Are multivitamins really necessary for us?


  • Nutrition
  • Thursday, 01 Aug 2019

Many people take vitamin supplements because they believe they don't get enough of vitamins from their diet. — Photos.com

I have been taking multivitamin supplements for most of my adult life, as well as some minerals like calcium and magnesium. Recently, I read a lot of articles about how they do not improve our health. Is this true?

First of all, let us confirm that you definitely need vitamins to make you healthy and to live a normal life.

The question is always where you should get your vitamins from.

Let us first recap what vitamins are.

Okay, what are vitamins then?

Vitamins are defined as any one of a group of organic compounds that are essential for your body’s normal growth and nutrition.

They are required in small quantities only and need to be obtained from your diet because they cannot be made by your body.

What types of vitamins are there?

There are two types: water-soluble and fat-soluble.

The water-soluble vitamins are vitamins B1, B2, B3, B5, B7, B9, B12 and C.

The fat-soluble ones are vitamins A, D, E and K.

All vitamins can be derived from different foods. For example, vitamin C can be derived from citrus fruits like oranges, as well as papayas.

A deficiency of any particular vitamin can lead to different diseases.

Vitamin C deficiency, for example, can cause easy bruising, gum bleeding, dry hair and skin, hair loss, anaemia and scurvy.

Vitamin D deficiency can cause rickets in children.

So why are people saying vitamin supplements are bad for you?

Plenty of people today all over the world take multivitamins, simply because they believe they don’t get enough from their diets.

They also take multivitamins because they want to be better-looking, smarter, stronger, healthier and to stave off dementia.

Multivitamins are also everywhere. There are entire industries that thrive off them. They are readily available in every pharmacy.

We have always been led to believe that we need multivitamins to supplement our poor diet. So why the sudden about-turn, right?

Well, this new evidence comes primarily from the analysis of three studies.

An analysis of a huge study involving 450,000 people found that multivitamins did not reduce the risk for heart disease or cancer.

Another study tracked the mental function and multivitamin use of 5,947 men for 12 years.

It concluded that multivitamins did not reduce risk for mental decline, such as memory loss or slower thinking.

This is important because many people take multivitamins in the hope that it will improve their thinking and cognition, and help stave off Alzheimer’s disease.

The last study looked at 1,708 heart attack survivors who took a high-dose multivitamin or placebo for up to 55 months.

A placebo is usually a pill that has nothing, but a bit of sugar in it. It is used as a control in many studies.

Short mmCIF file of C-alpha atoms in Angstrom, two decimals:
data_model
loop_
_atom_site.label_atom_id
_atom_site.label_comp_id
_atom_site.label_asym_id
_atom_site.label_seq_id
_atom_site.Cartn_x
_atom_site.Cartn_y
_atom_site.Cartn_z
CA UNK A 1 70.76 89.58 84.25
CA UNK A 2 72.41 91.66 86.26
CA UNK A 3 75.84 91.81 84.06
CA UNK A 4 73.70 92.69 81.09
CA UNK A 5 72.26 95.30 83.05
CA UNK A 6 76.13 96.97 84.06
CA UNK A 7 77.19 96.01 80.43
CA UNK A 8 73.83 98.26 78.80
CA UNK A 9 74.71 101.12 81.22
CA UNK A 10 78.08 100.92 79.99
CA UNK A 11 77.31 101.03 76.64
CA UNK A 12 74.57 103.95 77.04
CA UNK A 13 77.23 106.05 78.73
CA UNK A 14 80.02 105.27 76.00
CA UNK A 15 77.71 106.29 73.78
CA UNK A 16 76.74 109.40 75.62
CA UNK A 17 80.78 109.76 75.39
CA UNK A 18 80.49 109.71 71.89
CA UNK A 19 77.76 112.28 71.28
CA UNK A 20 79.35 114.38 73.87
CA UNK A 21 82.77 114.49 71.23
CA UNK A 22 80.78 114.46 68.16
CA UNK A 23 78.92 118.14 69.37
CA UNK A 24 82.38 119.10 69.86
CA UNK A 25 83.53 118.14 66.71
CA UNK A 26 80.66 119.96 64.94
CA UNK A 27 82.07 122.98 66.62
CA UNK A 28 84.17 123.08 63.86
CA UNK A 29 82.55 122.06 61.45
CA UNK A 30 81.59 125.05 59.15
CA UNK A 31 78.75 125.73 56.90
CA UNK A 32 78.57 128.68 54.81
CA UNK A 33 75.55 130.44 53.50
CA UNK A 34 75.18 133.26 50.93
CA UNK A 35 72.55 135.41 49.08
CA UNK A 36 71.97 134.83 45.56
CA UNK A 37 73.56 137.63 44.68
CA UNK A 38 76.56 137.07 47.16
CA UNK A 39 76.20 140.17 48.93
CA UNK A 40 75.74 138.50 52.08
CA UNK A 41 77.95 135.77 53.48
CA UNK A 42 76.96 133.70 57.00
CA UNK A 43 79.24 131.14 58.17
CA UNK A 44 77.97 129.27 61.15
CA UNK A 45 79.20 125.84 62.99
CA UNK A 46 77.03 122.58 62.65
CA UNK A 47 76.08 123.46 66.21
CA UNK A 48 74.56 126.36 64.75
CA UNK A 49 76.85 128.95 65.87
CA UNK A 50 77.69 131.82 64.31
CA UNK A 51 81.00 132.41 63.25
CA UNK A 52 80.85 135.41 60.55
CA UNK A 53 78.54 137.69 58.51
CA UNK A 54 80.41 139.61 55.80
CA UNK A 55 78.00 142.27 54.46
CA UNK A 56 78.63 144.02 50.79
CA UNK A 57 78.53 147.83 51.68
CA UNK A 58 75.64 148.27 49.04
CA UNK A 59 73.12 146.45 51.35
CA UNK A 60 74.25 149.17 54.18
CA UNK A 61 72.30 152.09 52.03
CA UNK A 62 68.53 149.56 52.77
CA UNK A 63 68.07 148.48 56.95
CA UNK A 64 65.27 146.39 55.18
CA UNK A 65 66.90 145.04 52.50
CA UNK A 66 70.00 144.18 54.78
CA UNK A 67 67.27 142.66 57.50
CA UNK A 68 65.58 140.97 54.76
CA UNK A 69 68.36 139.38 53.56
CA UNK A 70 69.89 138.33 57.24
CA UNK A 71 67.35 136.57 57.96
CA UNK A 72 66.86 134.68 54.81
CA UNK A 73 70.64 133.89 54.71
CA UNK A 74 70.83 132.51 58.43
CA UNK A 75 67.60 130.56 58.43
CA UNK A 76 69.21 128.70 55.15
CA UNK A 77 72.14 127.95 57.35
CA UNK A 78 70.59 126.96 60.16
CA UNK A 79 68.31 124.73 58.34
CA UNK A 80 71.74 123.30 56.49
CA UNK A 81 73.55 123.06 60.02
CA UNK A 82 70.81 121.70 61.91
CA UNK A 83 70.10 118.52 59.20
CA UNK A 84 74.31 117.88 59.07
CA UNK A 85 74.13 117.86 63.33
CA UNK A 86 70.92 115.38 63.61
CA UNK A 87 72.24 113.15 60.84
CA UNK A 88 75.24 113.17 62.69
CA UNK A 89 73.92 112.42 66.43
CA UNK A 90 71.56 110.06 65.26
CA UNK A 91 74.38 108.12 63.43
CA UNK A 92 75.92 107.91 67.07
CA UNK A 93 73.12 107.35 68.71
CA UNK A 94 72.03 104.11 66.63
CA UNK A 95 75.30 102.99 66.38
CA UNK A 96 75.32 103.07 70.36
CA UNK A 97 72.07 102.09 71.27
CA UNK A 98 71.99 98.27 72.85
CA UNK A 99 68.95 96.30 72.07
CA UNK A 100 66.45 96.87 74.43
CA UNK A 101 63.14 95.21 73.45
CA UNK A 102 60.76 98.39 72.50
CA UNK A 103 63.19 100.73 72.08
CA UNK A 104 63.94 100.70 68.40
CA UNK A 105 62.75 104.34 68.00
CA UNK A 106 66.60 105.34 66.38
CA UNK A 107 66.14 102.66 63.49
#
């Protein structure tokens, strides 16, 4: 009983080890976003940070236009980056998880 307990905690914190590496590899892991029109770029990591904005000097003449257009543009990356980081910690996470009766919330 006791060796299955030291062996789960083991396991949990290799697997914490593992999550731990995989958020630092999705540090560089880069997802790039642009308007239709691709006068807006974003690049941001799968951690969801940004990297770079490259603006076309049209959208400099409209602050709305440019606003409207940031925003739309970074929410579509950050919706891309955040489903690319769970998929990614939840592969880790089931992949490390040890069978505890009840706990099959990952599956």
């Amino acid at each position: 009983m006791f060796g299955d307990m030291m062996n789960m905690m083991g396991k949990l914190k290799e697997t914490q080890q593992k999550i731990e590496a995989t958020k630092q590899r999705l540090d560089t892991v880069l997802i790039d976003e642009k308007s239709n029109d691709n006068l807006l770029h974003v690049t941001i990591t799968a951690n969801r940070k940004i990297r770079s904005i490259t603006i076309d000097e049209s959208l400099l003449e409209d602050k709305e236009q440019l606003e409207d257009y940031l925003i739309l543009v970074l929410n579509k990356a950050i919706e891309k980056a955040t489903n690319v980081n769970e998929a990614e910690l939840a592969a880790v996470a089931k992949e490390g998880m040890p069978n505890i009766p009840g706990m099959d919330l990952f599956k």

The rates of subsequent heart attacks, heart surgeries and deaths were similar in the two groups.

This means that multivitamins were no better than placebos, or a pill with some sugar in it!

But how come there were previous studies that said multivitamins are good? I attended a course from a multi-level marketing company that said that.

There are many studies that say vitamin D supplements defend against a huge list of diseases, including diabetes and cancer.

There are also studies that say vitamin C wards off colds.

The truth is that these exciting supplement studies were observational. This means that they did not test against a placebo in a controlled trial like the studies in the answer above.

Observational studies do not fully control for testing one differentiating factor against another.

So they can’t prove whether or not it is the supplements or other factors like a good diet or exercise, that are the main cause of the lower rate of heart disease or cancer.

People who take multivitamin supplements are more likely to be careful about their health anyway – they tend to exercise, eat healthy and be generally healthy.

Okay, these studies say multivitamins are just as good as a placebo. But I also read on Facebook that some multivitamins are harmful! Is it true?

Yes, some of this is true.

Vitamin E was once thought to protect your heart. Hence there are many vitamin E supplements in the pharmacy.

But it was later discovered that these supplements can increase the risk of bleeding strokes if you take too much of them – and many of us are probably unaware of the recommended daily dose for each vitamin we’re suppose to take.

You should get your vitamins primarily from the food you eat.

There is a long list of foods that can provide you with sufficient amounts of the different vitamins you need.

Just look it up on the internet.

Dr YLM graduated as a medical doctor, and has been writing for many years on various subjects such as medicine, health, computers and entertainment. For further information, email starhealth@thestar.com.my. The information contained in this column is for general educational purposes only. Neither The Star nor the author gives any warranty on accuracy, completeness, functionality, usefulness or other assurances as to such information. The Star and the author disclaim all responsibility for any losses, damage to property or personal injury suffered directly or indirectly from reliance on such information.

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